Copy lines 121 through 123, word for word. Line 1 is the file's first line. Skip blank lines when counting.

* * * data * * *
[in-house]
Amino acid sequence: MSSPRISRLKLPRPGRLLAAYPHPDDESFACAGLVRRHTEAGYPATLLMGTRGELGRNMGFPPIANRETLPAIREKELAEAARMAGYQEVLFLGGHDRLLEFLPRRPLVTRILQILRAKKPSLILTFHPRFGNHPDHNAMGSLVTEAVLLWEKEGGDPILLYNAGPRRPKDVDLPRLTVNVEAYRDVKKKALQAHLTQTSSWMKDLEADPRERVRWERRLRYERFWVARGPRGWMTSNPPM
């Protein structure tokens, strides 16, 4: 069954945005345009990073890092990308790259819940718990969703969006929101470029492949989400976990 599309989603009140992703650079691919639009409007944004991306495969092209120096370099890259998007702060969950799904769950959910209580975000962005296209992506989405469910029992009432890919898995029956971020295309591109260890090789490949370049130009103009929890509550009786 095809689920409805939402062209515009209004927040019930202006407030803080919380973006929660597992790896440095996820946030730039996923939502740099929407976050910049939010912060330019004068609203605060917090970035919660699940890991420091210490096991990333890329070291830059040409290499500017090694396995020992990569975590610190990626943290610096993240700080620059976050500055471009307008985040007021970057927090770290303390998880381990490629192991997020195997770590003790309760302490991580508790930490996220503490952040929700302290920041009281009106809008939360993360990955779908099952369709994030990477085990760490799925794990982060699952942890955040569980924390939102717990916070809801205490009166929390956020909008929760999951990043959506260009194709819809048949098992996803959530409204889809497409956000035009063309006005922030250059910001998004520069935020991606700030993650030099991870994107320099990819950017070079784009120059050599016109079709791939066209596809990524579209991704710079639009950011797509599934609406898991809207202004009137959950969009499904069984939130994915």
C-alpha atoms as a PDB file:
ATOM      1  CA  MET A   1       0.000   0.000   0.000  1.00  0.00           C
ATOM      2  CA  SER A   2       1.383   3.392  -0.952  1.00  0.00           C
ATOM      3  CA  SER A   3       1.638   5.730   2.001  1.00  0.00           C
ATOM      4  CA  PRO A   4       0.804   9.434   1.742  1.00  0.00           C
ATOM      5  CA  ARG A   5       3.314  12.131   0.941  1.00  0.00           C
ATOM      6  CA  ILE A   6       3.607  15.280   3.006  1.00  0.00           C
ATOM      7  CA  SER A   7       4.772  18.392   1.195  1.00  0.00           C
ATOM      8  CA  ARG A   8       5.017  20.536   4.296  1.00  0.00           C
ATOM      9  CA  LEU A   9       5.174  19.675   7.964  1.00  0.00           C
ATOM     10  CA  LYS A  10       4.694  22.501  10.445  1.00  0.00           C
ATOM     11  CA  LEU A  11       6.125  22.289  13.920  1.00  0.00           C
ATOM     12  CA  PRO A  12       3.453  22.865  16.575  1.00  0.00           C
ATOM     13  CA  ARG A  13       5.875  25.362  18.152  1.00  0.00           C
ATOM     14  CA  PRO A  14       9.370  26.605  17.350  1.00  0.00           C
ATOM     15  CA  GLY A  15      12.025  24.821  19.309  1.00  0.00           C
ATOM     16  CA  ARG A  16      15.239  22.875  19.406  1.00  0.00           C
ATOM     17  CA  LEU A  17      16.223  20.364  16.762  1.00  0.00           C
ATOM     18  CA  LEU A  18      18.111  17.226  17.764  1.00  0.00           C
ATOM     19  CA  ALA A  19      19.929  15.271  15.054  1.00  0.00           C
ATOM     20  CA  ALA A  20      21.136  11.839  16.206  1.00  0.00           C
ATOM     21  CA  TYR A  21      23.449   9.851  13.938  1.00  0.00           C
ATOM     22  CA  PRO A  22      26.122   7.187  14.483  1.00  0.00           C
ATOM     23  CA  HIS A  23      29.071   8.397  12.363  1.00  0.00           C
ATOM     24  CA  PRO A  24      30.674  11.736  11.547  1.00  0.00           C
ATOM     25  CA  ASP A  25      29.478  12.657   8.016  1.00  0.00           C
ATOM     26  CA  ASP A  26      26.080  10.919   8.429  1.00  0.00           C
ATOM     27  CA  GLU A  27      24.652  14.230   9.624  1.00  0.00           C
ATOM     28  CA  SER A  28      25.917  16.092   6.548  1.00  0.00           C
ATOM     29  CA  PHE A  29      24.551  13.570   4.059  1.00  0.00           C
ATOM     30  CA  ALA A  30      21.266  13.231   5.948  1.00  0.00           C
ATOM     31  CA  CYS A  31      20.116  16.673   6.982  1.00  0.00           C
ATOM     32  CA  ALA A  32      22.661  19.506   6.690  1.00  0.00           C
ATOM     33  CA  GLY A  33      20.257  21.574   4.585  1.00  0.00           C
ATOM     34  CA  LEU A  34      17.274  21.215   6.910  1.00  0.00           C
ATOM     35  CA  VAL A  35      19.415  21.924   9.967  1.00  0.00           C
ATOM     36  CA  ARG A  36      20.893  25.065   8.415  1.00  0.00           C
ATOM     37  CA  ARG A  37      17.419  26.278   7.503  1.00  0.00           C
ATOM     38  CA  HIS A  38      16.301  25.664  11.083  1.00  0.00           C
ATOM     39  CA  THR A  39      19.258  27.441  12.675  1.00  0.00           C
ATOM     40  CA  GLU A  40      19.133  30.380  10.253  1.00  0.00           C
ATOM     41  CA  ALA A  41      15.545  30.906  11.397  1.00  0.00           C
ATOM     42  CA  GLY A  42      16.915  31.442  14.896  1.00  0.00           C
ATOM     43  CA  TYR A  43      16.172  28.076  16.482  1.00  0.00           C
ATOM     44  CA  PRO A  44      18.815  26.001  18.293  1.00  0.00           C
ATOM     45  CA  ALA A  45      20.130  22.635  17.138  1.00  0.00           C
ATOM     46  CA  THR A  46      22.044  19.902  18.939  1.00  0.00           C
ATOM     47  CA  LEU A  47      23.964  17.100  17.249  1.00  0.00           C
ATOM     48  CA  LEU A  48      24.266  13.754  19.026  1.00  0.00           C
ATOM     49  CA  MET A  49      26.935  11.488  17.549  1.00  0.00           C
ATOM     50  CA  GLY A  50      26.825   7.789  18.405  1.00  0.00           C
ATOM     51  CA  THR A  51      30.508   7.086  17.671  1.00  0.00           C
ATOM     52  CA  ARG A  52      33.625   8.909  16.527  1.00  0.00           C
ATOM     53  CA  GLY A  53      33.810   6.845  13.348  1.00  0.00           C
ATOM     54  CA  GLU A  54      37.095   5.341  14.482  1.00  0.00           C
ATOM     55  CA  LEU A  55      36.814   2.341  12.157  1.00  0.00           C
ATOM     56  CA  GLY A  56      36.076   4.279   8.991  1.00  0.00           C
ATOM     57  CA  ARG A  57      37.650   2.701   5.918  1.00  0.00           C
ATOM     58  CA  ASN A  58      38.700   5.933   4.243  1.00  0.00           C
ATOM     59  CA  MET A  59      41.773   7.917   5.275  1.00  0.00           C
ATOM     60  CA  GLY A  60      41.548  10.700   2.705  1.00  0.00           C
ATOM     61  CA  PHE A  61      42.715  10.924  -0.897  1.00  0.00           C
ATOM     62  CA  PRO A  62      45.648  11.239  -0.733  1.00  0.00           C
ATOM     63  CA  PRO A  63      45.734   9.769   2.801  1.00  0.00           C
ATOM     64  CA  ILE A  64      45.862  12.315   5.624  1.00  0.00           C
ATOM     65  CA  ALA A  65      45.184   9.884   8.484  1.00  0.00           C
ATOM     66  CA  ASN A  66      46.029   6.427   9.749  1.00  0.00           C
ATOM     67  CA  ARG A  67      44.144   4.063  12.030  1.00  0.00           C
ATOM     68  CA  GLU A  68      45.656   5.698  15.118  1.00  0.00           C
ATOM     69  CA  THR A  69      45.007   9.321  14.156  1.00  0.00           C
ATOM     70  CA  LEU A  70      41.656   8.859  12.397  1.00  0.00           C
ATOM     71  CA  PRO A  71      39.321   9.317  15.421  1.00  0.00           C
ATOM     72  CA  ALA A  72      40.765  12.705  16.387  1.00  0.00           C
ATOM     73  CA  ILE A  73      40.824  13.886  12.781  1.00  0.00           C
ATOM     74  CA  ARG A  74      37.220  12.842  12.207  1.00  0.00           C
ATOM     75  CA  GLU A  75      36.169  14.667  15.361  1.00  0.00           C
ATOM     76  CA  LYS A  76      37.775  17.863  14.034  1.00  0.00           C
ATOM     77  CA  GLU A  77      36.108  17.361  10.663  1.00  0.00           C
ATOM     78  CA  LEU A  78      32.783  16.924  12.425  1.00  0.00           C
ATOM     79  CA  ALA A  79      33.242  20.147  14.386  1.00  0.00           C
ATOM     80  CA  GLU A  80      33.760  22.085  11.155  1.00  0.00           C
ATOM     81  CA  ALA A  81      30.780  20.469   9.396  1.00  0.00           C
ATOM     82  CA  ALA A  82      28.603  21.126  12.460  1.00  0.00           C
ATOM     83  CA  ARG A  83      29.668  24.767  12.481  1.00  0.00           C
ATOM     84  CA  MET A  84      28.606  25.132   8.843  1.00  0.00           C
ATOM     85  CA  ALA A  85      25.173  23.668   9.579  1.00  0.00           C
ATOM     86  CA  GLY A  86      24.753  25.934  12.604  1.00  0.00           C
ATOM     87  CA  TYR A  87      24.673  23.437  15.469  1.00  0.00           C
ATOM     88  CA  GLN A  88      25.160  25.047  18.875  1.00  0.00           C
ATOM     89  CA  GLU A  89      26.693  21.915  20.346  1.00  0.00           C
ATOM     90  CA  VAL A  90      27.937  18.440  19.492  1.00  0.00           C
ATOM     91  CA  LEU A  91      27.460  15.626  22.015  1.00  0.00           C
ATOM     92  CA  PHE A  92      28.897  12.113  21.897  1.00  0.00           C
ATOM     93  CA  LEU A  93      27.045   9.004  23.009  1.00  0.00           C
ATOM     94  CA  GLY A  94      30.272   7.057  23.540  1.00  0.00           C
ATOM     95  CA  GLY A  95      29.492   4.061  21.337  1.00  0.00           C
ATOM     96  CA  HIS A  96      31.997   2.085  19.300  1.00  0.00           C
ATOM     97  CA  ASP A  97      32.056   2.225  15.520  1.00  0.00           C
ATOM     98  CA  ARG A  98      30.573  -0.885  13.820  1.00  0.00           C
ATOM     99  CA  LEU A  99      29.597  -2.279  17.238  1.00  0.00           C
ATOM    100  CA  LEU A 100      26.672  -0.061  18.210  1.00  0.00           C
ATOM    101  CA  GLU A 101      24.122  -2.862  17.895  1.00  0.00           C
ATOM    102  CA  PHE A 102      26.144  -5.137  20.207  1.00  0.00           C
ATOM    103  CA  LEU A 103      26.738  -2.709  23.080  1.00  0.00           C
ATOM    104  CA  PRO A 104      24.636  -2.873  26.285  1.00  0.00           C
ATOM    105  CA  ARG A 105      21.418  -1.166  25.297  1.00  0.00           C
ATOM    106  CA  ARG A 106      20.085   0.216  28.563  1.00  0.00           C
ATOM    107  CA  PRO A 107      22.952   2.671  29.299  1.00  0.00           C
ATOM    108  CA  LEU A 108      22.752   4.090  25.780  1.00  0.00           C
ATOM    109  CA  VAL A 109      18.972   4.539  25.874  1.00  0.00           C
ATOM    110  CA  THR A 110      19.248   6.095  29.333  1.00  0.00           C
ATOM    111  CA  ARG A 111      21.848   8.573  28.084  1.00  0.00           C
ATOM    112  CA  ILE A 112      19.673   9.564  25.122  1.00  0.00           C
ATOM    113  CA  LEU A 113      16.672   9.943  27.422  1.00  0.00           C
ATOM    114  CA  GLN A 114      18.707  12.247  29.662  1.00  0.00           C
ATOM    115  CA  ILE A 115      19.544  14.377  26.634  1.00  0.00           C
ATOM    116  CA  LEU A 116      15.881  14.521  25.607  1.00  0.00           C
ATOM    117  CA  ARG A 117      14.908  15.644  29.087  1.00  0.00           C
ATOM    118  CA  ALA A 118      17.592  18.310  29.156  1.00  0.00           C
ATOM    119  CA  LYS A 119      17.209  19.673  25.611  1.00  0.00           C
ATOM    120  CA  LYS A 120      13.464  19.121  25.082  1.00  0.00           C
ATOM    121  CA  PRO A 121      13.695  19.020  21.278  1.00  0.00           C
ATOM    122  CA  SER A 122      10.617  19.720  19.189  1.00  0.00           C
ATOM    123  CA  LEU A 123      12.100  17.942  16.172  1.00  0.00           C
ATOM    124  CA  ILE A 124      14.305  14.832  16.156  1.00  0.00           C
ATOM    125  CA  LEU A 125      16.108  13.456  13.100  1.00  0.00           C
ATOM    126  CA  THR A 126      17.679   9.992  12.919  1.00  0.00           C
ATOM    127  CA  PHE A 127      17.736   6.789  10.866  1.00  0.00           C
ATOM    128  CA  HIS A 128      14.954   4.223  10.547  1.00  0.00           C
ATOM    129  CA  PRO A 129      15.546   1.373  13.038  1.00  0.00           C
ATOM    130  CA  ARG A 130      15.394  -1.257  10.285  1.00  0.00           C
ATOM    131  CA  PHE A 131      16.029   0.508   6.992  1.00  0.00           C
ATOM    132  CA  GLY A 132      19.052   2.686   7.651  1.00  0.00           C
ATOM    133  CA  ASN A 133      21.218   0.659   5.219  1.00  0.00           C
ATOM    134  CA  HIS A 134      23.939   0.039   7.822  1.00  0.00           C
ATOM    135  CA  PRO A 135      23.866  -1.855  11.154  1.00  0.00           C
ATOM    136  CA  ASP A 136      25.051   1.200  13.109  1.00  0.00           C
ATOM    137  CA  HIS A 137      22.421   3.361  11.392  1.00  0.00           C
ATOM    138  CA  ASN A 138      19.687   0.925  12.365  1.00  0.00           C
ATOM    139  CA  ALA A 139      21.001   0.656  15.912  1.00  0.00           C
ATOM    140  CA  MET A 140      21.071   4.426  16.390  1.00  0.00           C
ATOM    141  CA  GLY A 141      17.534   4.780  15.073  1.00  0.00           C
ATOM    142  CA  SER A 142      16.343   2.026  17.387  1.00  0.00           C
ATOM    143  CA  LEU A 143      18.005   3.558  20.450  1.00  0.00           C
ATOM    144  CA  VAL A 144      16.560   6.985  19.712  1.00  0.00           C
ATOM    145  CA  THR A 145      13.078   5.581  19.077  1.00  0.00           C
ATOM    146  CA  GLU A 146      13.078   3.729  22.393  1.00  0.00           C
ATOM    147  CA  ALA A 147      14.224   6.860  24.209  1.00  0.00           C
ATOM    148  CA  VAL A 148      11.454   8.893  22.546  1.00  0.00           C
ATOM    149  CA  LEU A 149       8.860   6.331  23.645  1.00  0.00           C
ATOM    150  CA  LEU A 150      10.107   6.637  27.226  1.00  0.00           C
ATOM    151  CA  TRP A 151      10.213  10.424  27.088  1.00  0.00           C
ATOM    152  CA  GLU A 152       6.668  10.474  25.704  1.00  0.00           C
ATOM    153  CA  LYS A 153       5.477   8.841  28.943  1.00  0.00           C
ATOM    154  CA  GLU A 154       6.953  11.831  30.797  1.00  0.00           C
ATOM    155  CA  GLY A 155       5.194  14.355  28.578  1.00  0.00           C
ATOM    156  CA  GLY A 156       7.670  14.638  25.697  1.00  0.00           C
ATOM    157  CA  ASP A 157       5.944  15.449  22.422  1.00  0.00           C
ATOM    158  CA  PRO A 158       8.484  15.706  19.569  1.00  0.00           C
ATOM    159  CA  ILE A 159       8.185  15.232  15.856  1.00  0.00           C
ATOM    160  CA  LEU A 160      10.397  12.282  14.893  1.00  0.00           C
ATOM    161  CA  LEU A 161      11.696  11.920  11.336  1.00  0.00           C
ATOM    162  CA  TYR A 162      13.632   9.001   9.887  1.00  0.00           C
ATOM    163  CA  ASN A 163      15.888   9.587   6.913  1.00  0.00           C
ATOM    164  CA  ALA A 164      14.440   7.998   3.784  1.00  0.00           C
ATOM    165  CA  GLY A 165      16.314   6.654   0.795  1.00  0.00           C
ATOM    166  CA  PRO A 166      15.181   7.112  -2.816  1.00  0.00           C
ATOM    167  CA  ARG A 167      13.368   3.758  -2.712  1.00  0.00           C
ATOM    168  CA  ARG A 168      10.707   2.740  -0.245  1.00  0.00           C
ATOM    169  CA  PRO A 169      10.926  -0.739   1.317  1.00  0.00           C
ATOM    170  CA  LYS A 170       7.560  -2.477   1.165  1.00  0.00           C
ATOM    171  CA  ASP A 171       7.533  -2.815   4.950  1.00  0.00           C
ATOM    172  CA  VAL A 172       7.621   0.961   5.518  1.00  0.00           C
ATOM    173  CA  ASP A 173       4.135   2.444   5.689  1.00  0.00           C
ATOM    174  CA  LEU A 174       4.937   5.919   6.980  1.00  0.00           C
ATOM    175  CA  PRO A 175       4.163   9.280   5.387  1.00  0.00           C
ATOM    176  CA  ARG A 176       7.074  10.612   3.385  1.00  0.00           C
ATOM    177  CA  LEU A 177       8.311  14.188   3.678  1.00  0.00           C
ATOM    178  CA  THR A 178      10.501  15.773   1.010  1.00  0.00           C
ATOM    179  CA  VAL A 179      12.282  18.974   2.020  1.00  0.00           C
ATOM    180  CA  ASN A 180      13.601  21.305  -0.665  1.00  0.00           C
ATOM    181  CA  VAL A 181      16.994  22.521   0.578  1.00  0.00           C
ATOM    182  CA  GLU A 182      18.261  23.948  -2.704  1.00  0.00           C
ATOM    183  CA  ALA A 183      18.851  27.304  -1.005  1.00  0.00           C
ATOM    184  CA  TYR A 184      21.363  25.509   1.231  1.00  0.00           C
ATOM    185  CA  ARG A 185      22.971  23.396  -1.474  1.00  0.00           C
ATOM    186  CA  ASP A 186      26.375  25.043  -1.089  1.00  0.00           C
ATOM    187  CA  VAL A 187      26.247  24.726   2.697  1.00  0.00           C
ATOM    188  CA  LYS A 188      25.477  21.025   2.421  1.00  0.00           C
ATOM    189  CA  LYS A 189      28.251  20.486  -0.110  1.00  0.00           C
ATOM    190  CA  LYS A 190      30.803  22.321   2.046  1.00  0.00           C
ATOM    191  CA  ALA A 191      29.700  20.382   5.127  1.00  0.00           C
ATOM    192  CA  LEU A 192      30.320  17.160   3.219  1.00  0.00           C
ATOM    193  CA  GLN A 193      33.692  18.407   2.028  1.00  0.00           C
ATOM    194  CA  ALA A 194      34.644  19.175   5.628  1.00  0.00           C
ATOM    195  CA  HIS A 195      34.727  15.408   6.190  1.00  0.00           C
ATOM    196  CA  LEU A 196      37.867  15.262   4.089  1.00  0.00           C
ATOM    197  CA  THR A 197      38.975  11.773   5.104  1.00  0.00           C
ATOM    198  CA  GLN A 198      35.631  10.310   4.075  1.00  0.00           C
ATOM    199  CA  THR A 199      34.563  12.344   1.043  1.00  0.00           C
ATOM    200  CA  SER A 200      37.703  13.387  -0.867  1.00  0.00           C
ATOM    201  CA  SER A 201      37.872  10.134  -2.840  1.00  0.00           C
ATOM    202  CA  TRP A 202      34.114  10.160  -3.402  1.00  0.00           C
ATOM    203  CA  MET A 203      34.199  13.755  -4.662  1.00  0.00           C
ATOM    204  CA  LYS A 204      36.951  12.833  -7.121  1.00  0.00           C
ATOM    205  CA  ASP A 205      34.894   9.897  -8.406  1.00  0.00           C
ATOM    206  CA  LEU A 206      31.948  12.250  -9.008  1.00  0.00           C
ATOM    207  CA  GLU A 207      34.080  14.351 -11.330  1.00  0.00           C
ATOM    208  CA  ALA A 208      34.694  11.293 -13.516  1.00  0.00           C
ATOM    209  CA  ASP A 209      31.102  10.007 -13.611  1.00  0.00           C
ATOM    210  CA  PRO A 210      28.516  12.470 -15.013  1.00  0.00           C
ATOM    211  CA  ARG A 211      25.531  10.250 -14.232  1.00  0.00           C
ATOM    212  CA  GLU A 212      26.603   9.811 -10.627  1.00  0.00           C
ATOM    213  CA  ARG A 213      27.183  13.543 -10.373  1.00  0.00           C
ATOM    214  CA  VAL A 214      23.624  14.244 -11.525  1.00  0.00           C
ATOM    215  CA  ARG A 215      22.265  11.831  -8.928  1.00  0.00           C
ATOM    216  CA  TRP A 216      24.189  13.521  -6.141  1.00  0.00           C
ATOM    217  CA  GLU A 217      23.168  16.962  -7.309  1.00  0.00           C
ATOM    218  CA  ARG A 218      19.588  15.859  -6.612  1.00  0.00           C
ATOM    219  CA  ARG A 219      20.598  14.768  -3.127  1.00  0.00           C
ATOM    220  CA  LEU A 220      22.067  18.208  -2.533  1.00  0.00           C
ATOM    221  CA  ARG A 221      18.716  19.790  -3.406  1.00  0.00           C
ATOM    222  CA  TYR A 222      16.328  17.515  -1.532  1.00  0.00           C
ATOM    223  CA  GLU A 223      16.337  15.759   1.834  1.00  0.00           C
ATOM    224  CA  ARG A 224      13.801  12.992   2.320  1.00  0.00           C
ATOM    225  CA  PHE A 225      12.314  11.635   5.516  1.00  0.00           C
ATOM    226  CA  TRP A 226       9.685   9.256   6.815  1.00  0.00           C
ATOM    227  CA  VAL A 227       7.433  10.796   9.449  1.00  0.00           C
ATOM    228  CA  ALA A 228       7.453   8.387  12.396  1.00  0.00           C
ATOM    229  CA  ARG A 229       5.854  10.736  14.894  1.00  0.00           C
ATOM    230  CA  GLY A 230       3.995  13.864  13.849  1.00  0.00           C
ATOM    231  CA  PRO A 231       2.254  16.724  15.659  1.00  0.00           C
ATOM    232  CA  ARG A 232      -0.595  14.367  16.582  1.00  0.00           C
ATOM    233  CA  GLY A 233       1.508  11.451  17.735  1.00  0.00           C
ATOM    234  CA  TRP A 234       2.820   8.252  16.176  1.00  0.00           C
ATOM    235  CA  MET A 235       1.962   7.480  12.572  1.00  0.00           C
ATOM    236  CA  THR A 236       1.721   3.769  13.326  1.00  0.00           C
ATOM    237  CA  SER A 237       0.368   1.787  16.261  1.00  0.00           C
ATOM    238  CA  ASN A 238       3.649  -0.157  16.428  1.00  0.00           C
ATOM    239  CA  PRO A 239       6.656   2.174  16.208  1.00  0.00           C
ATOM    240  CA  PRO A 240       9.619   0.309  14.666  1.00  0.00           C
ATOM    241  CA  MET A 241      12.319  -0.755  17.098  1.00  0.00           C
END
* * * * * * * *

ATOM    117  CA  ARG A 117      14.908  15.644  29.087  1.00  0.00           C
ATOM    118  CA  ALA A 118      17.592  18.310  29.156  1.00  0.00           C
ATOM    119  CA  LYS A 119      17.209  19.673  25.611  1.00  0.00           C